These two schools each have a point: Dead traditions really are handcuffs, because they can’t change. But those dead historical styles really are more attractive to most people than the soulless architecture most often produced today. But each are missing the bigger point, which is the fact that the real solution is something each of them have never known: a real living tradition.
I said at the beginning that the best most of us can hope for is an obituary that can’t be fully written for a thousand years after we’ve been forgotten. I’d be remiss, however, not to mention the few that deserve better. My work is to help make a better environment. Those that deserve better are the ones whose life’s work is to help people become better. They are the wayfinders, the healers, and the compasses. I wrote about two such people not long ago. While the good that they have done for others has spread so broadly that it likely will never be fully known, it’s also impossible to separate that good from those that have done it, and people like this are much less likely to be quickly forgotten. While I’m trying to do good for the places that surround people, they’re doing good for the people themselves. And for that I am grateful.
PS: You’ll notice that I haven’t actually written my own obituary. Nor do I, to my knowledge, have any terminal disease. Rather, this post is part of the new Twitter #Letsblogoff phenomenon. Today’s topic is “Write your own obituary.” Obviously, I’ve taken the topic in a bit of a different direction, as I usually do. Here are some of the other participating blogs in today’s #Letsblogoff:
I’m @stevemouzon, FWIW.
Tuesday, January 4, 2011 - 12:44 PM
cindy frewen wuellner
Steve, the thousand year view is brilliant. do you know the 10,000 yr clock of the long now? excellent book, also a foundation. Some things are best counted in millennia. Do you know the cemetery of your photo? Mount Auburn is a favorite landscape, reminds me of that. Brand and cause or movement, very different things. Your descriptions are well put. excellent post. cindy @urbanverse
Tuesday, January 4, 2011 - 12:55 PM
Thanks, Cindy! I don't know the 10,000 Year Clock of the Long Now, but will definitely look it up. The cemetery is Maple Hill in my hometown of Huntsville, Alabama.
Tuesday, January 4, 2011 - 02:04 PM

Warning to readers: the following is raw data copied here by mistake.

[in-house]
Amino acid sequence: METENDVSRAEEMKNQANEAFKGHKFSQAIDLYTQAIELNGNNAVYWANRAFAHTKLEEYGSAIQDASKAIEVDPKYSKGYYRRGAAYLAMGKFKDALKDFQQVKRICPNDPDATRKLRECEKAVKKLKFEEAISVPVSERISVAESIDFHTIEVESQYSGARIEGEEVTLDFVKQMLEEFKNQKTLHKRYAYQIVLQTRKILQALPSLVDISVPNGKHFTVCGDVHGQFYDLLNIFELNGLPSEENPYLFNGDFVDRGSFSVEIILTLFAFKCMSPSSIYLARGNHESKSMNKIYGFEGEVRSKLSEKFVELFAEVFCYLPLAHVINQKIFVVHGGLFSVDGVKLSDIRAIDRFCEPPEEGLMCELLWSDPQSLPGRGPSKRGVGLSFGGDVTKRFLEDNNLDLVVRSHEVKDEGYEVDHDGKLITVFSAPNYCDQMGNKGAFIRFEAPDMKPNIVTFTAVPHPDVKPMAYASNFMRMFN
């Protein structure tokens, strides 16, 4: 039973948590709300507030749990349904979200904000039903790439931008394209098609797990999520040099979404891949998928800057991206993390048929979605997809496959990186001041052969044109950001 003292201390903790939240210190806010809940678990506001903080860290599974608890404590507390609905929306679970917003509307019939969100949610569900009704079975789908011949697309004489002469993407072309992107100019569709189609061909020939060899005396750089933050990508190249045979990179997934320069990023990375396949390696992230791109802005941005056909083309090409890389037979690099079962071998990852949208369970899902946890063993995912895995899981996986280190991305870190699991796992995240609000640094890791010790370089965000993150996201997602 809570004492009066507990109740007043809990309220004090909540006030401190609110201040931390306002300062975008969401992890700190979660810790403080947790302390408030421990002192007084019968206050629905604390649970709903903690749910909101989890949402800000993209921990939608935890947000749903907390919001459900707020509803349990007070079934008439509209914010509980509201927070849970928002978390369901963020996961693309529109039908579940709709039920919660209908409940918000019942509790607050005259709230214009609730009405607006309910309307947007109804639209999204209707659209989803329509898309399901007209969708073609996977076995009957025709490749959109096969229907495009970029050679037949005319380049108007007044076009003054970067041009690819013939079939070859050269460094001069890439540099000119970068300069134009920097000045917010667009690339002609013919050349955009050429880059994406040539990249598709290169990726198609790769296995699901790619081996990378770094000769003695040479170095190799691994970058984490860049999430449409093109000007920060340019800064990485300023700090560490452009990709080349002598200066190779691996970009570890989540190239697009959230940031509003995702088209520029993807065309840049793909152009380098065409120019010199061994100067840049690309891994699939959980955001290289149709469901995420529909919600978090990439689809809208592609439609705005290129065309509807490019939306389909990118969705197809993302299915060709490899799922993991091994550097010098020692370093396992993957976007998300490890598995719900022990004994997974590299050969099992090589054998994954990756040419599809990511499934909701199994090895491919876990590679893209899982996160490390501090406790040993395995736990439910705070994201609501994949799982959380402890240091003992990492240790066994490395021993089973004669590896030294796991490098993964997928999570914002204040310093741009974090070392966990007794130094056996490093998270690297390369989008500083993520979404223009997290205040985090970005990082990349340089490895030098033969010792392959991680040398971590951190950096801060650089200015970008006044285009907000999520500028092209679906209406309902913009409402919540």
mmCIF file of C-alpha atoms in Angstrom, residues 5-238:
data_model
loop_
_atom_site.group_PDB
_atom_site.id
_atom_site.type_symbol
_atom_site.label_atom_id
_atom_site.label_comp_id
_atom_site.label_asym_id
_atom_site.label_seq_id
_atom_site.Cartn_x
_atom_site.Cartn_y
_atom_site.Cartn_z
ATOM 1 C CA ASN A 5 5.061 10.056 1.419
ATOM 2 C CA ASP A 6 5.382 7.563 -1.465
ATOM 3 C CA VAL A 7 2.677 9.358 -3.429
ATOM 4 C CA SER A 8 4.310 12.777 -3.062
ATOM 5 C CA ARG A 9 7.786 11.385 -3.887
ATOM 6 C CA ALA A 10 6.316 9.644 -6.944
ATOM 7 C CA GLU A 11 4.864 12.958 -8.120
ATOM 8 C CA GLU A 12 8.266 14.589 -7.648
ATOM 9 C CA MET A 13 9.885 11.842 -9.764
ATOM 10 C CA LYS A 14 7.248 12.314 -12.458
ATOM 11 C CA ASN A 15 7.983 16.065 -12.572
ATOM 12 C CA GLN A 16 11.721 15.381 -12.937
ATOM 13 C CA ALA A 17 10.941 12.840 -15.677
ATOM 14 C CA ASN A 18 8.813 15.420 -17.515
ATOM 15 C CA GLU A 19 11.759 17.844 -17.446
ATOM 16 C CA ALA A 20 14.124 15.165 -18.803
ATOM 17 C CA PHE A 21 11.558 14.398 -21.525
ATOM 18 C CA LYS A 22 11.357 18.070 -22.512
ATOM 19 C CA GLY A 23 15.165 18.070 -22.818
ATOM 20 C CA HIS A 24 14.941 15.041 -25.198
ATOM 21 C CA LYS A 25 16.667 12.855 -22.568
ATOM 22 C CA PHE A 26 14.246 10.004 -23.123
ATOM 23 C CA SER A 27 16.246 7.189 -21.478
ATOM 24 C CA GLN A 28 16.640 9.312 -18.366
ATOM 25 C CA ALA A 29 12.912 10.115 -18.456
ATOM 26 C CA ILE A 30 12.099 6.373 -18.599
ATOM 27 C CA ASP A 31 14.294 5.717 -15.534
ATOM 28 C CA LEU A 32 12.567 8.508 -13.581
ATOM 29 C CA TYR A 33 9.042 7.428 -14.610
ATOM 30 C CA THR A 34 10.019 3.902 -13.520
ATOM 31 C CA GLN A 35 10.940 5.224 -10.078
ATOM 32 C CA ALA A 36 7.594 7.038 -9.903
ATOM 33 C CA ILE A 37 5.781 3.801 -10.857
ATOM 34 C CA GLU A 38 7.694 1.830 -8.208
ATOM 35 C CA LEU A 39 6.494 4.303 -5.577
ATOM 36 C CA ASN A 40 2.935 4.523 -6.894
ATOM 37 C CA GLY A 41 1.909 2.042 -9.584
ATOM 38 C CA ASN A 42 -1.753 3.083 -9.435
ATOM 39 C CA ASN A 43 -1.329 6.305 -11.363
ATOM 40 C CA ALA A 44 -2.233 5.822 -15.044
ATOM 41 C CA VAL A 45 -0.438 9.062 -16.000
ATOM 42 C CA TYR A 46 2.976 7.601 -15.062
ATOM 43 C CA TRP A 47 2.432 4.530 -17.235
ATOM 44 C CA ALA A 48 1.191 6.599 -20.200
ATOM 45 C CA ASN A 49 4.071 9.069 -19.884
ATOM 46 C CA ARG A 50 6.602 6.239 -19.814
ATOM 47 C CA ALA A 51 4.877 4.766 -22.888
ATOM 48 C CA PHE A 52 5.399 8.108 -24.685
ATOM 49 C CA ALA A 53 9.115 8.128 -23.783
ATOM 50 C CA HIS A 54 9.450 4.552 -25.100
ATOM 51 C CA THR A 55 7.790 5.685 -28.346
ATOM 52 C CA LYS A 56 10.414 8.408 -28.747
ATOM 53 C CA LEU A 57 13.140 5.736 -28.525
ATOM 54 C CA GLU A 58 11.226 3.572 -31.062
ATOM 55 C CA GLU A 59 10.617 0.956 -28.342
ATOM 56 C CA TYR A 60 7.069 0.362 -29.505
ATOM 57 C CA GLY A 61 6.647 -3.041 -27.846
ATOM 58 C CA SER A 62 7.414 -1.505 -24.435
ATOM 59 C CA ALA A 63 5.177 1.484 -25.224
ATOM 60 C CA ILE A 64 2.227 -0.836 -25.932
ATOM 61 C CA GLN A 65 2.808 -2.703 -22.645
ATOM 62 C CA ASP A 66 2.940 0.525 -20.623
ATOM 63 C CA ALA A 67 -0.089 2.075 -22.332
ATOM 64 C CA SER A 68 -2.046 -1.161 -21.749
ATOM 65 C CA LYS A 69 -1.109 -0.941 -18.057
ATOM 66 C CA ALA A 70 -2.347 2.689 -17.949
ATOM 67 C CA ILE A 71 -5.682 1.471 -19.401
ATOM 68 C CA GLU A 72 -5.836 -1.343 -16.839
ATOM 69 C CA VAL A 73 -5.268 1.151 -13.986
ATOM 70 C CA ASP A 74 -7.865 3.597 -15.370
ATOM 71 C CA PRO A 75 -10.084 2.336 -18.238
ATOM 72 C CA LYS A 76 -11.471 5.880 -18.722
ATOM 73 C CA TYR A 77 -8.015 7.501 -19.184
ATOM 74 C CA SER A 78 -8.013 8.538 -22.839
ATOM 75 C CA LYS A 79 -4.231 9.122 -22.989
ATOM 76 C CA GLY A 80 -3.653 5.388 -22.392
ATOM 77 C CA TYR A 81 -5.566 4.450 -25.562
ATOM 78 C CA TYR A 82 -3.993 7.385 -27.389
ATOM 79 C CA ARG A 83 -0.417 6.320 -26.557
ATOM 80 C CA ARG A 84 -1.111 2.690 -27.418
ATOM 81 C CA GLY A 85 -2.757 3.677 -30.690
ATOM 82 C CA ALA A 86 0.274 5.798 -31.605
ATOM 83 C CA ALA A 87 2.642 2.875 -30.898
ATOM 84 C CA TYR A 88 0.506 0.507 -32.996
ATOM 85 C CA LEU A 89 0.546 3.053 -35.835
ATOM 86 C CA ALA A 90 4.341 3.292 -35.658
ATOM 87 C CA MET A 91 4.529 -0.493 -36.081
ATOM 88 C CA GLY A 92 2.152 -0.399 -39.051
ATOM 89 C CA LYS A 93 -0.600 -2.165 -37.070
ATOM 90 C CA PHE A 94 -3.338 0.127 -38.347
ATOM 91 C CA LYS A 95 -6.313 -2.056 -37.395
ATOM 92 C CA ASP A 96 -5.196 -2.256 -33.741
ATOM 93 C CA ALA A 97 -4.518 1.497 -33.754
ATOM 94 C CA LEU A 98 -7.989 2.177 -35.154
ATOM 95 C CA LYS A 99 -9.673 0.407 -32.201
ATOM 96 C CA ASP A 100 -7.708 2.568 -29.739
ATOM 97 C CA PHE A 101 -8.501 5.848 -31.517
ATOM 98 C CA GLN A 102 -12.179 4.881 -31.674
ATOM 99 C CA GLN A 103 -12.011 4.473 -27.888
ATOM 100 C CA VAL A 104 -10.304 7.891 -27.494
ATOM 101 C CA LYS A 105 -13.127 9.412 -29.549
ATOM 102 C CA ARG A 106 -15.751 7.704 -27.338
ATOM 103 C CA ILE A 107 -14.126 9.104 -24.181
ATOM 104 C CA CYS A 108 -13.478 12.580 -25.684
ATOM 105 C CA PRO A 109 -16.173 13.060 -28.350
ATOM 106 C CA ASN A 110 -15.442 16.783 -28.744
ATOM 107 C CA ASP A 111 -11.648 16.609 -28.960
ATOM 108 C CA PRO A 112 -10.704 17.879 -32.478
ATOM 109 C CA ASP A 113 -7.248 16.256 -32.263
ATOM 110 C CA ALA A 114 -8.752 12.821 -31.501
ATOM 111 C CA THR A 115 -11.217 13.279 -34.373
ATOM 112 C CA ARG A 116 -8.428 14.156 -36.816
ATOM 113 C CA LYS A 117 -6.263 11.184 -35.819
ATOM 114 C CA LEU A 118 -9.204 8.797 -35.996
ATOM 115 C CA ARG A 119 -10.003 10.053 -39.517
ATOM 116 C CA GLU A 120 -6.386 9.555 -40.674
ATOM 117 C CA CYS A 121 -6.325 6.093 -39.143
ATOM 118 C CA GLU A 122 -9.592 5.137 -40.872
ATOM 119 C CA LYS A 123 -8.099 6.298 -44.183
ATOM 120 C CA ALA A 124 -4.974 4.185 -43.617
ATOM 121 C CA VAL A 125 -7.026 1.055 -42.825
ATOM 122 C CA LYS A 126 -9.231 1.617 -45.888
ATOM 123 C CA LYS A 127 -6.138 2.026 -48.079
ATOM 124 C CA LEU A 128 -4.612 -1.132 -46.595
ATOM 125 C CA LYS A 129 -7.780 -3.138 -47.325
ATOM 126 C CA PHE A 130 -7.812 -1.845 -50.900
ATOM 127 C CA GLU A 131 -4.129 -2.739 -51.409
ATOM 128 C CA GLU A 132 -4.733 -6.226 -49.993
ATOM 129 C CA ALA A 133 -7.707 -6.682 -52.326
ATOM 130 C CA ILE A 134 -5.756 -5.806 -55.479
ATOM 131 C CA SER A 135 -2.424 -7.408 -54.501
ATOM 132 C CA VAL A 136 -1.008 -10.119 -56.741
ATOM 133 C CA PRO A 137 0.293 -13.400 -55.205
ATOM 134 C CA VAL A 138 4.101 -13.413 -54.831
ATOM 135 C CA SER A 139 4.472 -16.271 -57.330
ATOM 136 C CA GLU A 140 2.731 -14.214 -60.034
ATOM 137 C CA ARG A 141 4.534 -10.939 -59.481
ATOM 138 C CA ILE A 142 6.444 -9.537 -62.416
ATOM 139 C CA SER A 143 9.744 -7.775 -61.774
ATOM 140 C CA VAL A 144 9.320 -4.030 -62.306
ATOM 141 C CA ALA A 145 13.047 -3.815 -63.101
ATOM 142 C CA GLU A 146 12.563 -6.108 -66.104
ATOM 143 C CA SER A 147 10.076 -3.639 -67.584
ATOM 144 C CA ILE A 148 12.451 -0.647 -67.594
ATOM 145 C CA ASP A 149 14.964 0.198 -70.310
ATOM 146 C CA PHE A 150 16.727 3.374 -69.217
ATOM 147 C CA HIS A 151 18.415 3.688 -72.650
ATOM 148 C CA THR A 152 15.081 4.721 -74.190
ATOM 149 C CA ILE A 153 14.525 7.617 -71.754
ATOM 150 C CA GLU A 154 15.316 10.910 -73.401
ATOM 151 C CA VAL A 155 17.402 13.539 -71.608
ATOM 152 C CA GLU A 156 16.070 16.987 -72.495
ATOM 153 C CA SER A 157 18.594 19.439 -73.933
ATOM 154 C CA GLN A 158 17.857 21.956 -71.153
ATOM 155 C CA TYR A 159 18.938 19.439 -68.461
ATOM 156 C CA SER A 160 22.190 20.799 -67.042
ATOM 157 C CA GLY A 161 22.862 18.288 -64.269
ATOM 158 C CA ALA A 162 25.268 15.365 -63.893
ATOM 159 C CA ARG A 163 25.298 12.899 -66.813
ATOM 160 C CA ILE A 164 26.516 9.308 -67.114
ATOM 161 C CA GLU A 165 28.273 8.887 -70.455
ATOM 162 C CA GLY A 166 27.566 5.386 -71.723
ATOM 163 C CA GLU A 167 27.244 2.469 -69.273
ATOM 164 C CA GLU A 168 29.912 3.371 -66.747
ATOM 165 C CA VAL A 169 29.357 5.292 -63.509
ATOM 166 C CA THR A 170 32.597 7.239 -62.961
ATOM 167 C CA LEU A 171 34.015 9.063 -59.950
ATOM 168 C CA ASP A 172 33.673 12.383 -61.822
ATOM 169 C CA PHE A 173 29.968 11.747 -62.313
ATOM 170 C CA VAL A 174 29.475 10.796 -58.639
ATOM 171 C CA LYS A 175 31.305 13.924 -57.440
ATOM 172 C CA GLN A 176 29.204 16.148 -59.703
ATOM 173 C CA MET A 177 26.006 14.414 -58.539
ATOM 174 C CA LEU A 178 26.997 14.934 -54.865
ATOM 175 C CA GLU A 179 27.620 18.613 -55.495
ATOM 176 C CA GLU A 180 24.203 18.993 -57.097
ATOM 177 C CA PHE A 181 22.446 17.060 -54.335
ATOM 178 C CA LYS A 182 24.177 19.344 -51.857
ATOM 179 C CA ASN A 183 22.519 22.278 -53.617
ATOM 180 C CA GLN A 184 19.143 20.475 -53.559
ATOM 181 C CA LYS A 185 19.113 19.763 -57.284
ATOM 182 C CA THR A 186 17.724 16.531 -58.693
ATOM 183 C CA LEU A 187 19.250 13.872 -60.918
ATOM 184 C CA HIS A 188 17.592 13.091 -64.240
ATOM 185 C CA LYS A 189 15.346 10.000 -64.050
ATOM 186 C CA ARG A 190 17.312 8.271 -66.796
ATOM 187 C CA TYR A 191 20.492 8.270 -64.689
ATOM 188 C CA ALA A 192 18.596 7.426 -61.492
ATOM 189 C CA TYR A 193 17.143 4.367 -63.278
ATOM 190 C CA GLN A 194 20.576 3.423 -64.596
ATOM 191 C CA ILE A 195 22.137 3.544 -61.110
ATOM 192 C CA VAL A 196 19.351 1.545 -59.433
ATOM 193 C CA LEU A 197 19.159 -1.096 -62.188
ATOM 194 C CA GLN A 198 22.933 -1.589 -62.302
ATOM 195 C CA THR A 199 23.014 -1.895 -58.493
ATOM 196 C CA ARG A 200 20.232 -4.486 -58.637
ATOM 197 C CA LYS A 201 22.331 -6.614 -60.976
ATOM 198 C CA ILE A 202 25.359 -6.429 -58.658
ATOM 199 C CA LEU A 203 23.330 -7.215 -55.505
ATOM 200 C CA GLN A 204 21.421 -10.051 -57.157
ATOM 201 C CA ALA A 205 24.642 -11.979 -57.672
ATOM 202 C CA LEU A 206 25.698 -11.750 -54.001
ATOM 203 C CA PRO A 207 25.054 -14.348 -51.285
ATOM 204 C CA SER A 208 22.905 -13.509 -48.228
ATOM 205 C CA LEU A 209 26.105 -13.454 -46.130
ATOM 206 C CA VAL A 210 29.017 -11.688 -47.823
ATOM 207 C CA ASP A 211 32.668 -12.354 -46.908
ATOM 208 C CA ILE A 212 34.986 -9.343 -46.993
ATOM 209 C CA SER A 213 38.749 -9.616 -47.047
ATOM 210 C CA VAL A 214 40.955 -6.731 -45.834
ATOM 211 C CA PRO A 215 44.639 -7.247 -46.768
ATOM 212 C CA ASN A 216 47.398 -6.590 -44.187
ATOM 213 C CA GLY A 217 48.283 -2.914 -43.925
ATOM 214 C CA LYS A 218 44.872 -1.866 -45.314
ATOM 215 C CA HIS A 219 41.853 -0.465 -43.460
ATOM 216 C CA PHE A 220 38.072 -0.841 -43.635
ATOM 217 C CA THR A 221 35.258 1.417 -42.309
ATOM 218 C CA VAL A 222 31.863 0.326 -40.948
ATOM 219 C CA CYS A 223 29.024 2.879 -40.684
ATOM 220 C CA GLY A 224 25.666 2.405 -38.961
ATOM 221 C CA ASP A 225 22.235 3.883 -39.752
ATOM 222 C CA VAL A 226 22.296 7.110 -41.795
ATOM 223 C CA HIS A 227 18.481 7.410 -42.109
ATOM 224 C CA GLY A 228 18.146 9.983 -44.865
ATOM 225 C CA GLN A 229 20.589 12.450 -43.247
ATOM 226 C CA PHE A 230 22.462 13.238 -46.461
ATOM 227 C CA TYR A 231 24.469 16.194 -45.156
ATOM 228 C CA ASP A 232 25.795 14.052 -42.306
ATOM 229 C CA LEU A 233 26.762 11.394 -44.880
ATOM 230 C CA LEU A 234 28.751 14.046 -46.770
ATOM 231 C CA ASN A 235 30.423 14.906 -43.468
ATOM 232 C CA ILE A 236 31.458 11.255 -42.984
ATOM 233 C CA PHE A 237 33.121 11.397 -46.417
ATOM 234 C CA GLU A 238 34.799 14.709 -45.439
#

Becky / @ecomod
Nice connection, Cindy, of Steve's post to the 10,000 year clock. I use that clock as an example in a presentation I give about aligning our work with our energy levels. Here's the clock, Steve.
Tuesday, January 4, 2011 - 05:33 PM
Allison A. Bailes III, PhD
Interesting ideas, Steve. I love the discussion of brand vs. cause. Over time, both come and go, like people and ideas, but it comes down to ownership. Brands have held sway for a while now, but I believe peak oil and population growth are causes -- or really, a cause -- with the power to change everything.
Regarding obituaries, if you believe the best ones are written 'a thousand years after we’re forgotten,' you seem to be saying the individual, contrary to Western thinking of the past few centuries, is not so important. That's a bit blasphemous here in the US, but I agree with you. We allow for the individual to be subsumed into a larger body when it comes to war, and it's led to a weird kind of schizophrenia because of our worship of the individual, especially in the marketplace.
Anyway, great article, as usual.
Wednesday, January 5, 2011 - 02:02 PM
Thanks, Becky... appreciate the link! I really need to look into the 10,000 Year Clock.
Wednesday, January 5, 2011 - 02:09 PM
Interesting point, Allison... brands work best in a command-and-control setting, or top-down, whereas causes require a collaborative setting, or bottom-up. Our hundred-year energy glut has allowed first nations, then corporations, to become more powerful than ever before in human history, so it's no surprise that top-down approaches have worked so well during that period. But as petroleum wanes, that could very well change. Thanks... I've never thought of it quite that way before!
As for being forgotten, I'm simply saying that I think this could be better for the idea. As for how one gets to such a conclusion, I'm not so concerned about how an idea fits into some larger framework of commentators, many of whom are long dead. Rather, I'd prefer to come face-to-face with things that are true, and then try to make sense of it myself. In that sense, I guess you could say that's a statement of a rugged individualist, but that's not really the point. The point, to me, is "what's an effective way to get at the truth?”